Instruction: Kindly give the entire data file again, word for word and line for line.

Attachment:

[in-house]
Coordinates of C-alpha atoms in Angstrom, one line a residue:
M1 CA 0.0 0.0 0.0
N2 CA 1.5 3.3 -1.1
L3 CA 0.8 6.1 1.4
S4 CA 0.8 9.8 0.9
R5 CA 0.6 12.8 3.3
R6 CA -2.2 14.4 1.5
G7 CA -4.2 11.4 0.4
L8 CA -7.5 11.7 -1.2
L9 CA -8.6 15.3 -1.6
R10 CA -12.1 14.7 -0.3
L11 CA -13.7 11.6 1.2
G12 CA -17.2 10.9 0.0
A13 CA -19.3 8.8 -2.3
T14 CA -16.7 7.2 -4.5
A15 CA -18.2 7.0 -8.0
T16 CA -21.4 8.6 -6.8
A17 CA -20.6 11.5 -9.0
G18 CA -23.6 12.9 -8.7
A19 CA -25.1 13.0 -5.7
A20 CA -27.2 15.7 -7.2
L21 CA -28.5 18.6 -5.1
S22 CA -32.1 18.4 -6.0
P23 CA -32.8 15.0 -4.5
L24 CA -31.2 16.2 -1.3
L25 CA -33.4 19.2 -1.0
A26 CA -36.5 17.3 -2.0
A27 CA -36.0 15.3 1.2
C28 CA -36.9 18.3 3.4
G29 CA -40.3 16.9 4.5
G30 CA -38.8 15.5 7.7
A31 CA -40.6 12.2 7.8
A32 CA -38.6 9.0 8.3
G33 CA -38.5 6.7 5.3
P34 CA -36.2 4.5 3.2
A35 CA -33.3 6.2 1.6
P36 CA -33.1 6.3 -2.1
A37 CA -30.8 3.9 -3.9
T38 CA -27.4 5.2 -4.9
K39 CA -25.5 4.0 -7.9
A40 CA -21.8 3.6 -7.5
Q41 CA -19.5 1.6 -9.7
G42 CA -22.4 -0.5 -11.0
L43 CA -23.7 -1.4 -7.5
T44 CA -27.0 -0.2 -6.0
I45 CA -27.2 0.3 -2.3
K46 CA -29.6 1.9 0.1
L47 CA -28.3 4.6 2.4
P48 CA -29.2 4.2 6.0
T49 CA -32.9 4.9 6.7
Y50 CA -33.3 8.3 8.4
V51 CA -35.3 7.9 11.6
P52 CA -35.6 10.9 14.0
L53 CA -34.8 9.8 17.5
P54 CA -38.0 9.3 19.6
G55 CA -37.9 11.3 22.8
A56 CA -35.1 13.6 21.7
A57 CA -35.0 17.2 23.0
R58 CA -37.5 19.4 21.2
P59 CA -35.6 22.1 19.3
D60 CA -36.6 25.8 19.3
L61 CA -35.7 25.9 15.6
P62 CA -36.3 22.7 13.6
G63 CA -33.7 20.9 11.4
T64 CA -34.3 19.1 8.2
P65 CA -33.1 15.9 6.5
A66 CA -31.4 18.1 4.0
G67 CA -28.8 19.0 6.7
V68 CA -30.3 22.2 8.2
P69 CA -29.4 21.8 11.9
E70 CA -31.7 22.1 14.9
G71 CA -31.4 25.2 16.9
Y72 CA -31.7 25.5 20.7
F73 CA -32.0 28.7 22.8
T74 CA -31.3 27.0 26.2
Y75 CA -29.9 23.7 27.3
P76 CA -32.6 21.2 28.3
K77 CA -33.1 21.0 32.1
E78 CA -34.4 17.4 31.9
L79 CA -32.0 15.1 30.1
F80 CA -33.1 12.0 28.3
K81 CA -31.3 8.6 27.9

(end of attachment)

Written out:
[in-house]
Coordinates of C-alpha atoms in Angstrom, one line a residue:
M1 CA 0.0 0.0 0.0
N2 CA 1.5 3.3 -1.1
L3 CA 0.8 6.1 1.4
S4 CA 0.8 9.8 0.9
R5 CA 0.6 12.8 3.3
R6 CA -2.2 14.4 1.5
G7 CA -4.2 11.4 0.4
L8 CA -7.5 11.7 -1.2
L9 CA -8.6 15.3 -1.6
R10 CA -12.1 14.7 -0.3
L11 CA -13.7 11.6 1.2
G12 CA -17.2 10.9 0.0
A13 CA -19.3 8.8 -2.3
T14 CA -16.7 7.2 -4.5
A15 CA -18.2 7.0 -8.0
T16 CA -21.4 8.6 -6.8
A17 CA -20.6 11.5 -9.0
G18 CA -23.6 12.9 -8.7
A19 CA -25.1 13.0 -5.7
A20 CA -27.2 15.7 -7.2
L21 CA -28.5 18.6 -5.1
S22 CA -32.1 18.4 -6.0
P23 CA -32.8 15.0 -4.5
L24 CA -31.2 16.2 -1.3
L25 CA -33.4 19.2 -1.0
A26 CA -36.5 17.3 -2.0
A27 CA -36.0 15.3 1.2
C28 CA -36.9 18.3 3.4
G29 CA -40.3 16.9 4.5
G30 CA -38.8 15.5 7.7
A31 CA -40.6 12.2 7.8
A32 CA -38.6 9.0 8.3
G33 CA -38.5 6.7 5.3
P34 CA -36.2 4.5 3.2
A35 CA -33.3 6.2 1.6
P36 CA -33.1 6.3 -2.1
A37 CA -30.8 3.9 -3.9
T38 CA -27.4 5.2 -4.9
K39 CA -25.5 4.0 -7.9
A40 CA -21.8 3.6 -7.5
Q41 CA -19.5 1.6 -9.7
G42 CA -22.4 -0.5 -11.0
L43 CA -23.7 -1.4 -7.5
T44 CA -27.0 -0.2 -6.0
I45 CA -27.2 0.3 -2.3
K46 CA -29.6 1.9 0.1
L47 CA -28.3 4.6 2.4
P48 CA -29.2 4.2 6.0
T49 CA -32.9 4.9 6.7
Y50 CA -33.3 8.3 8.4
V51 CA -35.3 7.9 11.6
P52 CA -35.6 10.9 14.0
L53 CA -34.8 9.8 17.5
P54 CA -38.0 9.3 19.6
G55 CA -37.9 11.3 22.8
A56 CA -35.1 13.6 21.7
A57 CA -35.0 17.2 23.0
R58 CA -37.5 19.4 21.2
P59 CA -35.6 22.1 19.3
D60 CA -36.6 25.8 19.3
L61 CA -35.7 25.9 15.6
P62 CA -36.3 22.7 13.6
G63 CA -33.7 20.9 11.4
T64 CA -34.3 19.1 8.2
P65 CA -33.1 15.9 6.5
A66 CA -31.4 18.1 4.0
G67 CA -28.8 19.0 6.7
V68 CA -30.3 22.2 8.2
P69 CA -29.4 21.8 11.9
E70 CA -31.7 22.1 14.9
G71 CA -31.4 25.2 16.9
Y72 CA -31.7 25.5 20.7
F73 CA -32.0 28.7 22.8
T74 CA -31.3 27.0 26.2
Y75 CA -29.9 23.7 27.3
P76 CA -32.6 21.2 28.3
K77 CA -33.1 21.0 32.1
E78 CA -34.4 17.4 31.9
L79 CA -32.0 15.1 30.1
F80 CA -33.1 12.0 28.3
K81 CA -31.3 8.6 27.9